Young professionals and students have far greater concerns about the rise of remote work than their senior counterparts, according to a new report from employer branding specialist Universum.
Universum’s annual Most Attractive Employers report, which surveyed over 18,000 people in the UK, suggests in the wake of the pandemic and Brexit, a remote-working ‘leadership gap’ could contribute to future skills shortages as junior and senior professionals have vastly different views on being out of the office.
The number of senior professionals with no concerns about working remotely is almost double that of younger workers (23% vs 12%) and whilst 79% of all professionals were interested in remote working, the data skews in favour of senior professionals.
Connecting with colleagues is the biggest concern young people have about remote work. Over half of young workers (57%) and students (56%) surveyed were concerned about being isolated and missing out on social connections with co-workers – compared with just 40% of senior professionals.
This is followed by being left out of important meetings (38% of young professionals), difficulties with onboarding into new jobs/roles and employers being bias towards in person workers.
The report further highlights how, when compared with senior professionals, students are twice as likely to say no to remote working opportunities (31% vs 18%).
Earnings potential was also a key area of concern for young people. Where established senior professionals were less concerned (only 19%) that remote working would negatively impact their take home, some 30% of young people believe that working from home will reduce their earning potential. Whether this fear is founded or not, it should inform decision makers who are considering new hybrid ways of working.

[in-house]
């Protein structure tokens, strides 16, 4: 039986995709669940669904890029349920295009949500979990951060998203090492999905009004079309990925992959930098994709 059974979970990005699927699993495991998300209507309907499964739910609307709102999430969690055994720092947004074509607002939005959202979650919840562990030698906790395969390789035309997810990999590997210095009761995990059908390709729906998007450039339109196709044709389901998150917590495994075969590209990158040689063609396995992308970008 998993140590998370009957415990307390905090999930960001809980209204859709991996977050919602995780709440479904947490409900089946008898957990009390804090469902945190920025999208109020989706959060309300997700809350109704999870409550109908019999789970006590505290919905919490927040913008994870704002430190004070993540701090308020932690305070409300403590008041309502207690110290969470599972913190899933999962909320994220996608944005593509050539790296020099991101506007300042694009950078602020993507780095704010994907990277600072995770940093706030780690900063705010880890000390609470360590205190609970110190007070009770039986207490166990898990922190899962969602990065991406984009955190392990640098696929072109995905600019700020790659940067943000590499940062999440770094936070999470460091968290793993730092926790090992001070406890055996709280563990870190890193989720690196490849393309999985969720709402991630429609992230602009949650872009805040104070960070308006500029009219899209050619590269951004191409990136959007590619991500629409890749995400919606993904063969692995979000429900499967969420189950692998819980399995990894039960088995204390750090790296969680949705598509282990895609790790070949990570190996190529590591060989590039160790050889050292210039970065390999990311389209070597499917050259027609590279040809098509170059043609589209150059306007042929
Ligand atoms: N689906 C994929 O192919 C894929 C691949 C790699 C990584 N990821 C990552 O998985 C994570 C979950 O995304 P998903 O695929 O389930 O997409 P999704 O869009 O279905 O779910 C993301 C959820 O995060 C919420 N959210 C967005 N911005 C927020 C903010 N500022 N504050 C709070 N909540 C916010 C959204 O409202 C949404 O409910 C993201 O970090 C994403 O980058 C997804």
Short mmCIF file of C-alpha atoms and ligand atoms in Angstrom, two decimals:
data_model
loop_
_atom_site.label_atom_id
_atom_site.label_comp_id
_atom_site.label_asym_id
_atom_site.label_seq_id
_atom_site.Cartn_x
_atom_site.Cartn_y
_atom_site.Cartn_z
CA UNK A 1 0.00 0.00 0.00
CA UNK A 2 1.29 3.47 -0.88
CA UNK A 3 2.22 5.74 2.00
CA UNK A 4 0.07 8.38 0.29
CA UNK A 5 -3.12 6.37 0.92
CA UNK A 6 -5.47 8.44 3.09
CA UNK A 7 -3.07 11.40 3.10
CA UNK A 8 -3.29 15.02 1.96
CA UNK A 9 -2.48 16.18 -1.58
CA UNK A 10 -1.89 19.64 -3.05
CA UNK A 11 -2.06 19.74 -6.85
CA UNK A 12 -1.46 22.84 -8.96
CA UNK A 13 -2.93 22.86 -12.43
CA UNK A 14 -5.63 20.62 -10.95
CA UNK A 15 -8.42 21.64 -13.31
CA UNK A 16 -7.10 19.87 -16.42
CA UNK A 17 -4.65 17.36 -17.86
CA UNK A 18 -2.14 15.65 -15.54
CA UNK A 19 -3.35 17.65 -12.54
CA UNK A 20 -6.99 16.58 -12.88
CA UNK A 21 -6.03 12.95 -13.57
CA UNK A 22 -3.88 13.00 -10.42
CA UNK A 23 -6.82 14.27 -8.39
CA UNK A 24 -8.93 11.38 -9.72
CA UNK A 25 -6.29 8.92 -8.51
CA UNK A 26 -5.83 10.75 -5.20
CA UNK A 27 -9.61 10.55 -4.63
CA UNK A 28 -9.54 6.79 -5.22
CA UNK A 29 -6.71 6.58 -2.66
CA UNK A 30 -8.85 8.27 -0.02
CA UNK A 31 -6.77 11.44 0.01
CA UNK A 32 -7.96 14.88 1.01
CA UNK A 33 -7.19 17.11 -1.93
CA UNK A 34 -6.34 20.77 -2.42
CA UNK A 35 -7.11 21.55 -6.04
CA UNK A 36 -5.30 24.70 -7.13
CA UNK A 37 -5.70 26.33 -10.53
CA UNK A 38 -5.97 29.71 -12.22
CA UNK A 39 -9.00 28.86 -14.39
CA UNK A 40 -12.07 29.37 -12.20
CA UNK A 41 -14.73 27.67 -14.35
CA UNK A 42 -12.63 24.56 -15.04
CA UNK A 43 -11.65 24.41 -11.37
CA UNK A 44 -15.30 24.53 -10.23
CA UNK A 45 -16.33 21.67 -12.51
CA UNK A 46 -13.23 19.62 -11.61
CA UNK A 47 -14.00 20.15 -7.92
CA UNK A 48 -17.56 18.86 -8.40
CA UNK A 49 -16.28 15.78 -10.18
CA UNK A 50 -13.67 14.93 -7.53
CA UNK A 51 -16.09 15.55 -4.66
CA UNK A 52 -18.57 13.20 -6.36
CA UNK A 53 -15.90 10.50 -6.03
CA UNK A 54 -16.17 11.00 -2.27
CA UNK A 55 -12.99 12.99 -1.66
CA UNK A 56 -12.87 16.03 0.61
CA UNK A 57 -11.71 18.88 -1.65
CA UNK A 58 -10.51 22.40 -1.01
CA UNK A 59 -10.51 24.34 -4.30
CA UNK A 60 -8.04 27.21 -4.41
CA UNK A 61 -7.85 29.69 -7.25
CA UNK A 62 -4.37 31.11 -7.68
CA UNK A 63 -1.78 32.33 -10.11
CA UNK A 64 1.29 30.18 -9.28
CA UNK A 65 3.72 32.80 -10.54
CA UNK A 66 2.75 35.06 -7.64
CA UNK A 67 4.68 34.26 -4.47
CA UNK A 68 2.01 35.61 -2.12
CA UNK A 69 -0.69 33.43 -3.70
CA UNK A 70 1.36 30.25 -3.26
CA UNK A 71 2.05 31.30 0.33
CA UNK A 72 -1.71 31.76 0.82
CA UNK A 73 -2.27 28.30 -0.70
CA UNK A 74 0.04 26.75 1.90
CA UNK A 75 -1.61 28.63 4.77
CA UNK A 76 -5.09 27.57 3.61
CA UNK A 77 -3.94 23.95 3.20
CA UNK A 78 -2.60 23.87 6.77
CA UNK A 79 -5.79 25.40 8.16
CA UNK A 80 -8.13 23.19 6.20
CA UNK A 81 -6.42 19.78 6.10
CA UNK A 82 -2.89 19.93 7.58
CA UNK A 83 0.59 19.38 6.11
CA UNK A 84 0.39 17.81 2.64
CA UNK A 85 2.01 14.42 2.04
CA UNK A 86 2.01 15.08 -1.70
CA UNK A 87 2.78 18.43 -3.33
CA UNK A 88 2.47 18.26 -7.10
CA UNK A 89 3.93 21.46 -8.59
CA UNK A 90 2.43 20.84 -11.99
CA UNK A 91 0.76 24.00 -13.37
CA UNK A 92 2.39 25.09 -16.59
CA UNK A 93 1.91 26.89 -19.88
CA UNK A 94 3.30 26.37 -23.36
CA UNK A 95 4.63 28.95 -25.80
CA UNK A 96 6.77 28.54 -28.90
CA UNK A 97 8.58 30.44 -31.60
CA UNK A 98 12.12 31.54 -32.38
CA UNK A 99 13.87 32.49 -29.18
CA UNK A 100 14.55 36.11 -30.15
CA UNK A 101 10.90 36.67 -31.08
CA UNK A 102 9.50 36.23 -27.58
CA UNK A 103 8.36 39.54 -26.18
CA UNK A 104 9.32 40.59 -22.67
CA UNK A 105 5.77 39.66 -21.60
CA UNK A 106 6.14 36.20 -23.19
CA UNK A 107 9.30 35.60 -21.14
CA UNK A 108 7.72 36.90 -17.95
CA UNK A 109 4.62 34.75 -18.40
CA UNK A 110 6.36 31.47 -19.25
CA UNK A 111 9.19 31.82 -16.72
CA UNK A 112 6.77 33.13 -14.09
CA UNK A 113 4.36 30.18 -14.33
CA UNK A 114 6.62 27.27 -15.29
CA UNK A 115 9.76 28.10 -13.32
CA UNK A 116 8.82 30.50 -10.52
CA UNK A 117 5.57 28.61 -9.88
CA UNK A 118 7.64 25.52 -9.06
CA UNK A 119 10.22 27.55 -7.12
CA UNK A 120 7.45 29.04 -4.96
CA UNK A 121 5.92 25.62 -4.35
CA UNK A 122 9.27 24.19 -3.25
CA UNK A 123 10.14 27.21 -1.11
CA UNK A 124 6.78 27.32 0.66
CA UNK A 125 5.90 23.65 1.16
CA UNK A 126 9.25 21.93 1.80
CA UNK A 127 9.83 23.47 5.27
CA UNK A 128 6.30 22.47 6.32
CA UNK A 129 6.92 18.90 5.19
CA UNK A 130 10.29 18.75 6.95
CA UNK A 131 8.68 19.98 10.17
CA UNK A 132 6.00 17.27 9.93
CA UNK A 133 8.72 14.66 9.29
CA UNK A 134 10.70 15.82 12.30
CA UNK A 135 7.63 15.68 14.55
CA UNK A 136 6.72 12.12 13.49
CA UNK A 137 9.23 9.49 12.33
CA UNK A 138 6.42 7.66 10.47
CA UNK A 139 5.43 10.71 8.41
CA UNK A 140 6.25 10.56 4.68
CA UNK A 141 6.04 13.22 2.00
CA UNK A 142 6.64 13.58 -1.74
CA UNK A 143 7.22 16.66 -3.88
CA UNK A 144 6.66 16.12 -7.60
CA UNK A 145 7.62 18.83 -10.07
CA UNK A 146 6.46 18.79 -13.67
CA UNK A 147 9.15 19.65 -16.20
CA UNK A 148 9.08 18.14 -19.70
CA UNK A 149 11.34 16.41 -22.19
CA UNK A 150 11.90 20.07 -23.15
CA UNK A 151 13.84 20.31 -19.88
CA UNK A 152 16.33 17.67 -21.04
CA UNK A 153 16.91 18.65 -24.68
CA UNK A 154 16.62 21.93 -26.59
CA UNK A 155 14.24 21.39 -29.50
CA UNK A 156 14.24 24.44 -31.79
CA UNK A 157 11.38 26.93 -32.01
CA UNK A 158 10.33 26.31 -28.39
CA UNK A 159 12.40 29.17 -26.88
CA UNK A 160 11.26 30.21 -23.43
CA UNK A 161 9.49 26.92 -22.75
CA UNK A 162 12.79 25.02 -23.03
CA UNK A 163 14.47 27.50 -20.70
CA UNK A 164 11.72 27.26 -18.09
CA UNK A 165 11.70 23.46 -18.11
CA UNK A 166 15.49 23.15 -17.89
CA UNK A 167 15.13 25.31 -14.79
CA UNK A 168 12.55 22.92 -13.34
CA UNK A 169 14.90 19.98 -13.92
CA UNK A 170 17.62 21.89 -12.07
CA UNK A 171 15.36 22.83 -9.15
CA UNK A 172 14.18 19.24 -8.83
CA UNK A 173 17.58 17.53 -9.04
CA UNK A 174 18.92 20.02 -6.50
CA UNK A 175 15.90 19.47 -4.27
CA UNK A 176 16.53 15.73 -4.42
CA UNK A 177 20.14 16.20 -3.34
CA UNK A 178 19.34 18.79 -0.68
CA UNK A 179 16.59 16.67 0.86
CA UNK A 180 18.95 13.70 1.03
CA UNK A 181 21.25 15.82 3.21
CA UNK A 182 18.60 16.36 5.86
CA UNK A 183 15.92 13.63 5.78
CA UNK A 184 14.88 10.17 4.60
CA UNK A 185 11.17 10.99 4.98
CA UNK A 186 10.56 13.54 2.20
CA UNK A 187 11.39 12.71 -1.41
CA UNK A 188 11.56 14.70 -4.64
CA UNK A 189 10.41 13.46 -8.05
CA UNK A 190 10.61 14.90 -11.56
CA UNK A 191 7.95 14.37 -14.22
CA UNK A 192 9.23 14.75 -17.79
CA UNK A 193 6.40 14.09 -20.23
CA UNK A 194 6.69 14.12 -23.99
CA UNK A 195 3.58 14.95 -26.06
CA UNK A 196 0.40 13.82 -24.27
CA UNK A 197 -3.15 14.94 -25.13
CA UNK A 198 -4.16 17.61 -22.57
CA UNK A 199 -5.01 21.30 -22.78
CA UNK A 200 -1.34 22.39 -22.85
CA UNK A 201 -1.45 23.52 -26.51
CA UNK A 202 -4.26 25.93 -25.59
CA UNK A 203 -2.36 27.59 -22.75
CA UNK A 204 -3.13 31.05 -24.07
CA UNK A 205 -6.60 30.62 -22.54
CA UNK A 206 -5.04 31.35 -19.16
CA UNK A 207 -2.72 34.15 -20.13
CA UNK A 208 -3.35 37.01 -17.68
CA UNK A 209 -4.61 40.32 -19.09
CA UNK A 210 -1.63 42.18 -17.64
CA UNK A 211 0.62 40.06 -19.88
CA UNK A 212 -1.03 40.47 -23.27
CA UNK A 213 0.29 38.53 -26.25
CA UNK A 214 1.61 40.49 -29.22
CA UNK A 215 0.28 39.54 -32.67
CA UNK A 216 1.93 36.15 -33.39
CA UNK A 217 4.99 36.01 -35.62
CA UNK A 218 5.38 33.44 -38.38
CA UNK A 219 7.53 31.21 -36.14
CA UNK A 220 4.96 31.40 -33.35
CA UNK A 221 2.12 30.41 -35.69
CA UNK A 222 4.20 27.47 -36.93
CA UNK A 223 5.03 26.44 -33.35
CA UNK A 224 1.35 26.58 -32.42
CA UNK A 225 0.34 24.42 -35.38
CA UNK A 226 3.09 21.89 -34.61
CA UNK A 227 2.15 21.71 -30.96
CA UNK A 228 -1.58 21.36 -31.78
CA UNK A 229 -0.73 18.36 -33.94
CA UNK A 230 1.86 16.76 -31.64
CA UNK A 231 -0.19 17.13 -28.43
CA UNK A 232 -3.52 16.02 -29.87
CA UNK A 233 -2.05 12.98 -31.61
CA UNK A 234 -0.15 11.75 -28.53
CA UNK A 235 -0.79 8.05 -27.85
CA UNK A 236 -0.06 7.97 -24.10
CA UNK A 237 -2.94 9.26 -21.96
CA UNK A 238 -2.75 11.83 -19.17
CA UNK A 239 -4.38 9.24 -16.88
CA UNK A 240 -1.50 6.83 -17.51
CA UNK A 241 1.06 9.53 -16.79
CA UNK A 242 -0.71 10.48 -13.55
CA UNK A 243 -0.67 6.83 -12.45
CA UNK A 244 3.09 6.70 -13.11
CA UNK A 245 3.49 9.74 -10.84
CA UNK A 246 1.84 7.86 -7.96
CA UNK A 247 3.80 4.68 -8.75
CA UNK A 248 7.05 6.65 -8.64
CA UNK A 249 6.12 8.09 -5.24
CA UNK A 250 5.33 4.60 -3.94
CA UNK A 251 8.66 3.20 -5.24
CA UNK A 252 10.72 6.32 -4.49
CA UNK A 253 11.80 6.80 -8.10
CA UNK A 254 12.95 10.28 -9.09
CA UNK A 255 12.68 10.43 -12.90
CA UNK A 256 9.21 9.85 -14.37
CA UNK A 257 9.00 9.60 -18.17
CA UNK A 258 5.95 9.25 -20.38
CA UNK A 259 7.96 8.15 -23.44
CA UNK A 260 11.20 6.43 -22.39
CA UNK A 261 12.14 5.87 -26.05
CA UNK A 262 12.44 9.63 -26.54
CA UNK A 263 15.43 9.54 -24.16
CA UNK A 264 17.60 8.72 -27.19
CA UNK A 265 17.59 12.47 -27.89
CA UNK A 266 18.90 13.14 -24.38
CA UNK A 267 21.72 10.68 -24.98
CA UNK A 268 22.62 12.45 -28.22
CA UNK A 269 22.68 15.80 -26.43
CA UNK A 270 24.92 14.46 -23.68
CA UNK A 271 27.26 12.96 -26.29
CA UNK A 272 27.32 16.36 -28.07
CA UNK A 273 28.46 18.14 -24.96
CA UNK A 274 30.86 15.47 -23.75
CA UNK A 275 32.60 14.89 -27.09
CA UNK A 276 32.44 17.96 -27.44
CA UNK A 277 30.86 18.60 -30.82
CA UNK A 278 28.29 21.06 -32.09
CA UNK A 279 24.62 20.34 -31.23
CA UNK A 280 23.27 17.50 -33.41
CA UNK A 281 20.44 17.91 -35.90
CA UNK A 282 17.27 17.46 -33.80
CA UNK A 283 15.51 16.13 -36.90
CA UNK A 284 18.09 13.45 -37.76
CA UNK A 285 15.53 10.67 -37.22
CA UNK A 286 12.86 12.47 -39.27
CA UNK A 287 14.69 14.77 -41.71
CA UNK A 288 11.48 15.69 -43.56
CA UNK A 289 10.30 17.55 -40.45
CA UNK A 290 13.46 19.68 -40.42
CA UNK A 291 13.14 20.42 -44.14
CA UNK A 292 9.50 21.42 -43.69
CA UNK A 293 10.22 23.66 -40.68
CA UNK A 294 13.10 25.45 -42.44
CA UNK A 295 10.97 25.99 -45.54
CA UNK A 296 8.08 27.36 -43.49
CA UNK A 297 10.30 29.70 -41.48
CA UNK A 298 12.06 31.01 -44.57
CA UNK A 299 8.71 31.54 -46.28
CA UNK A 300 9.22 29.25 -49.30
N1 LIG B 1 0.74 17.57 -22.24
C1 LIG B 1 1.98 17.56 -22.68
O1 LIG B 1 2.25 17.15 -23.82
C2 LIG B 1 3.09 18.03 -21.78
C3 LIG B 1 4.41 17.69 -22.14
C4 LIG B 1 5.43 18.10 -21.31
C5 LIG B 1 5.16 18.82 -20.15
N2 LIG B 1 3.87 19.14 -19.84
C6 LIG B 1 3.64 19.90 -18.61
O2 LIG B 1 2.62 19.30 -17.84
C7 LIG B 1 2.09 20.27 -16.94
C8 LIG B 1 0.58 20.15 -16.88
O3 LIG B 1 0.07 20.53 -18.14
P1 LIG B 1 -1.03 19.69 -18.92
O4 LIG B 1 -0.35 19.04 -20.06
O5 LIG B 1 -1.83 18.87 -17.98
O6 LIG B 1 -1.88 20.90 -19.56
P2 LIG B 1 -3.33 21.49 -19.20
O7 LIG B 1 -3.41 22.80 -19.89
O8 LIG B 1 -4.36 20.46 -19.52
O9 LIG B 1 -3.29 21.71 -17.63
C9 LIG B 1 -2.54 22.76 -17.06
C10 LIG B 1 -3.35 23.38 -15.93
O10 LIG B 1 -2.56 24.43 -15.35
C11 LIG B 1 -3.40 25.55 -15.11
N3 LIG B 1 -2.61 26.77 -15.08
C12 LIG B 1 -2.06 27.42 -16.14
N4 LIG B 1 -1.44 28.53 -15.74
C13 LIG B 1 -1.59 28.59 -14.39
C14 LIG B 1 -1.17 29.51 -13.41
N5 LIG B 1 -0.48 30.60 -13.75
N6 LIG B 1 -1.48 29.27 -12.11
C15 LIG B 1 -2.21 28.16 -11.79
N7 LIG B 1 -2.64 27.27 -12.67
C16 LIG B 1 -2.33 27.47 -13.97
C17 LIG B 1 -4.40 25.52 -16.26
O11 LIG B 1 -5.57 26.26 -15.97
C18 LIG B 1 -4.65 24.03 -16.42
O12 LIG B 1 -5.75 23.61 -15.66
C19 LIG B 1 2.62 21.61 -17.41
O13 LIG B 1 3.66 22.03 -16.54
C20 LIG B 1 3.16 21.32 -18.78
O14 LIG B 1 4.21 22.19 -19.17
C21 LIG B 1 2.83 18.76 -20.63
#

Universum’s UK Director, Steve Ward said: “Our report shows just how important it is that employers strike the right balance in structuring their working week and how valuable an effective hybrid model can be, not just in meeting staff needs today, but also in developing the talent of tomorrow. In understanding the concerns raised by the younger workforce around remote working and their confidence in their ability to do their jobs, decision makers and industry leaders can better tailor their return solutions to ensure happiness, productivity and success.”
Young professionals are also struggling with self-confidence when it comes to their ability to perform their duties. 70% of senior professionals felt they have the appropriate skills to do their job, while only 57% of young professionals felt the same way. The findings suggest that without the ability to bounce questions or receive casual, real-time feedback, young people are missing a key feedback loop that senior professionals haven’t identified as being a priority.
Ward added, “The experience of working from home is dramatically different depending on where you’re at in your career. While senior professionals have benefited from established connections in the workplace, and higher levels of confidence in their ability to do their jobs, junior professionals have been reminded of the lack of networking opportunities, learning and development opportunities and ultimately, feeling less confident in themselves without the leadership shown to them in a physical workplace.
“Our research also highlights that whilst employees are interested in remote working, during the recovery phrase it will be key to help juniors reintegrate to the physical office with guidance and mentoring shown to them by their seniors.”